Living With Limitations:
Just a Bit More
Over my thirty-plus years of gardening there has been plants that continued to hold a special place on my Lust-List. I would chase one down, make a purchase and transplant it to my garden, mark it from the list and then find myself adding it back to the list. Sometimes I simply eliminated the plant from my list, making the decision there was no need to kill another. Another special plant would give me one or two good years and then decline until one spring I went out and found the plant was no longer with me. Some did not make it that far: I was growing more frustration than perennials.
Just a Bit More Effort
Over time many of the “problem plants” began to fall into a category in my mind. As usual it was the gardener who was the problem, and not the perennial. Almost all reached back to the most basic of garden rules of: locate a plant where it needs to be and not necessarily where you want it. When reading descriptions and individual plant needs for a particular plant on my Lust-List I was remembering what I wanted to remember on plant needs. If a plant description of needs said something like “Appreciates consistent extra moisture, but will perform without it” guess which part remained in my mind. Yep, “will perform without extra moisture.” Perhaps in some gardens, but mostly not so much in my garden.
The plants that I now had notations beside in my Lust-List became a future special project. My “technical difficulties” in health caused the project to put but on hold for I could no longer do the carrying and digging. Then along came a volunteer who wanted to give me a hand with the project. With his assistance, (well, actually he did all the manual labor), supplies and tools were carried into the garden, stones moved forming an overall outline, bags became layers to mix.
The new bed is at the junction of two paths, roughly teardrop in shape, and is the tip of a larger bed, all outlined by aged stones with the appearance of being nibbled and bored by rock worms. It is located on the north side of a hill and has sun/shade mix with sun traveling across the bed. A base of mixed coarse sand and granite grit mixed with native soil was layered with a bag of unmilled sphagnum peat and mixed. Then two bags of peat moss that were mixed with the previous, followed by bags of pine bark mulch and more peat. All received a final mixing until it filled up the inside of the stones raising above soil level. I wanted an area holding extra consistent moisture, but not a soupy bog. Then a bit of patience waiting for it all to be rained upon and settled.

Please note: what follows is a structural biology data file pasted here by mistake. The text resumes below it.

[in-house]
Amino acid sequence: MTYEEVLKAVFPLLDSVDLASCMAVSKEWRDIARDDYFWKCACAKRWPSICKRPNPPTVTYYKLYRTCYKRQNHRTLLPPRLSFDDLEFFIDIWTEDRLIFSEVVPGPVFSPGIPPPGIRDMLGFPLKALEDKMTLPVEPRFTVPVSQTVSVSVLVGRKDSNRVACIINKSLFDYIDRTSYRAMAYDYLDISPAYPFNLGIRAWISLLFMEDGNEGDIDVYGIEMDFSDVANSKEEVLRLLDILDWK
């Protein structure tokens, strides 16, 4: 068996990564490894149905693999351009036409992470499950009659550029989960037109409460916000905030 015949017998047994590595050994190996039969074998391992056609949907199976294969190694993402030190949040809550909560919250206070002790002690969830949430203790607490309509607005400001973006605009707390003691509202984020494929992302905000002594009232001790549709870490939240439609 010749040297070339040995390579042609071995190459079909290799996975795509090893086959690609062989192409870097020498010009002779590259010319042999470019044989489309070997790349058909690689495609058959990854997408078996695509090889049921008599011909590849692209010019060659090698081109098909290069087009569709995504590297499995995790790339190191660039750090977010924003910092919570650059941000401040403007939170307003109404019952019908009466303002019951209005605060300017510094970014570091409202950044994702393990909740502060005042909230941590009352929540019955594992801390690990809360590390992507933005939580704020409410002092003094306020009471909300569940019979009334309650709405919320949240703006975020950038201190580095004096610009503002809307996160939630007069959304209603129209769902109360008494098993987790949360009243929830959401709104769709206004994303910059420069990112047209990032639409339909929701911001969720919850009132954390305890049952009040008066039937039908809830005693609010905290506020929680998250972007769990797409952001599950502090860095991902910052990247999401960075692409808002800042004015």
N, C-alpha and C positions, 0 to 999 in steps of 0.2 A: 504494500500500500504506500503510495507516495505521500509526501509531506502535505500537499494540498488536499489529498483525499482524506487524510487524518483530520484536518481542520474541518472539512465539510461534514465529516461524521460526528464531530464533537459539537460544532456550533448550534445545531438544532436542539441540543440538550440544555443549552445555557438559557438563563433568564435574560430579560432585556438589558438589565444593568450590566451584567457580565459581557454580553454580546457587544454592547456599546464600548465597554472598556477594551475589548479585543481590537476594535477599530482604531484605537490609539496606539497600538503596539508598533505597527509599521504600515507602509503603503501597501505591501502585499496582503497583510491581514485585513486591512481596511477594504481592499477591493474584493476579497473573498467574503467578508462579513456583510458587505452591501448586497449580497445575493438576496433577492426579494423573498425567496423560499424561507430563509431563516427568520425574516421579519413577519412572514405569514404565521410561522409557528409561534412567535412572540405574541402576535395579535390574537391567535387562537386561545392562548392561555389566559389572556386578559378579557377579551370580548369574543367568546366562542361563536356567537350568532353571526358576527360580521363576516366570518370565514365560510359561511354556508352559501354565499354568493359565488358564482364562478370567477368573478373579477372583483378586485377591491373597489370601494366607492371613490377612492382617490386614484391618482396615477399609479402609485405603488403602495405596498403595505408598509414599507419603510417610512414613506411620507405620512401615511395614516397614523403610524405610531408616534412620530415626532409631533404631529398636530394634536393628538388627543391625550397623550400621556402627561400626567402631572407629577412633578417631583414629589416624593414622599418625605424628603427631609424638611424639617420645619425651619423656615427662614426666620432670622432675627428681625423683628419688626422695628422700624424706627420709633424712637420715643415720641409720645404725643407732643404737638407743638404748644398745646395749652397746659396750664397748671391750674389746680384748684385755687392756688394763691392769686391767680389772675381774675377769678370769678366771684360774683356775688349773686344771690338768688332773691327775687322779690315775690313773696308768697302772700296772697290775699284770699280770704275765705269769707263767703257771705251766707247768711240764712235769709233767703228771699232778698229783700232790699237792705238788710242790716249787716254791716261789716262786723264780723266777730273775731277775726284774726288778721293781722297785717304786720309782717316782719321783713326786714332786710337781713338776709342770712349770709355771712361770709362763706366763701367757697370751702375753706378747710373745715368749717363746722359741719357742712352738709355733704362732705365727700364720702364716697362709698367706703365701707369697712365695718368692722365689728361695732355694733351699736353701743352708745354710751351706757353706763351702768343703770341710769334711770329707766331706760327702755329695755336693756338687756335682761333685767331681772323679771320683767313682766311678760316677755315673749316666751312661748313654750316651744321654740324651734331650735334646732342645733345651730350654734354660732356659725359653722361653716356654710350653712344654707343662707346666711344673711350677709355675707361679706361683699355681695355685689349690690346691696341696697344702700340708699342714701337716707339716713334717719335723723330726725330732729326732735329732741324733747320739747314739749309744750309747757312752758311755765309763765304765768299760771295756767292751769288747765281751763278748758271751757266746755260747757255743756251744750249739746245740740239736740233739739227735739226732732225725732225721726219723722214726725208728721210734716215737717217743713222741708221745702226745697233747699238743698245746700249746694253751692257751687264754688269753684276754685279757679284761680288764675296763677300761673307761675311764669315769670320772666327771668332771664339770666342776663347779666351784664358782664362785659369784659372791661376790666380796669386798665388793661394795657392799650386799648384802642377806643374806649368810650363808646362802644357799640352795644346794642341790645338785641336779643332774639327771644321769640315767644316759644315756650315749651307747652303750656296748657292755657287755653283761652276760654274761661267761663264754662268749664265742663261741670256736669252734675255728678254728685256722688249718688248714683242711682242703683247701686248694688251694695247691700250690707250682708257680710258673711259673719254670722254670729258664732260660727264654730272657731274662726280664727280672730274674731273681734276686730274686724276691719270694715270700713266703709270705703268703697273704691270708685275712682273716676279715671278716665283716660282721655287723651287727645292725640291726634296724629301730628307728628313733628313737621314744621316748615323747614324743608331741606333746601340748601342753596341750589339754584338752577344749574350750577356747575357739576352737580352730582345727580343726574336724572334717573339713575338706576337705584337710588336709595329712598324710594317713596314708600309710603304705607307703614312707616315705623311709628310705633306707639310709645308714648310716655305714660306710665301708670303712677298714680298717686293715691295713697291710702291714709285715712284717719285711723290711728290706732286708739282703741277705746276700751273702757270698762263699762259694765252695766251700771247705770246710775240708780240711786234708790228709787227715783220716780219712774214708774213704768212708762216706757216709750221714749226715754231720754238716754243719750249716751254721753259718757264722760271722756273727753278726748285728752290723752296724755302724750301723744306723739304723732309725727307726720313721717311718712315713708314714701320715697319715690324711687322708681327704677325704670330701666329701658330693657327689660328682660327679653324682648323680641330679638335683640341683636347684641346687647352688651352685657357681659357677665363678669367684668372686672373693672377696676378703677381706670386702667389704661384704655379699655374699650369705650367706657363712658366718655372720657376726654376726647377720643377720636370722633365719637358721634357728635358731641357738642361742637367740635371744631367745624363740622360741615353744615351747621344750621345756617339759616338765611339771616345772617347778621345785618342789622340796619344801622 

I have decided to go for drama in this bed since there are so many choices available in foliage textures and colors as well as blooms. My overall concept is for a primary play of foliage. Assembling my special plants for this special bed the first thing I realized was I had more plants than space.
Aralia cordata “Gotemba” is a large herbaceous perennial that resembles a shrub dying back to the ground each winter. If I transplanted it to the new bed and it reached full potential of 5 feet across and 8 feet tall not much space would remain for my other beauties. To solve that one I dug a hole, mixed soil well with peat, compost, and soil conditioner locating the golden foliage showpiece outside the bed at the tip of the tear. If it only reached half its potential in height and width I will be content.
The bed is 5 feet at widest point by 9 feet length: what would you transplant next if it were in your garden?
I have completed my new bed, but want to hear your choice. Next blog I will describe the plants I used.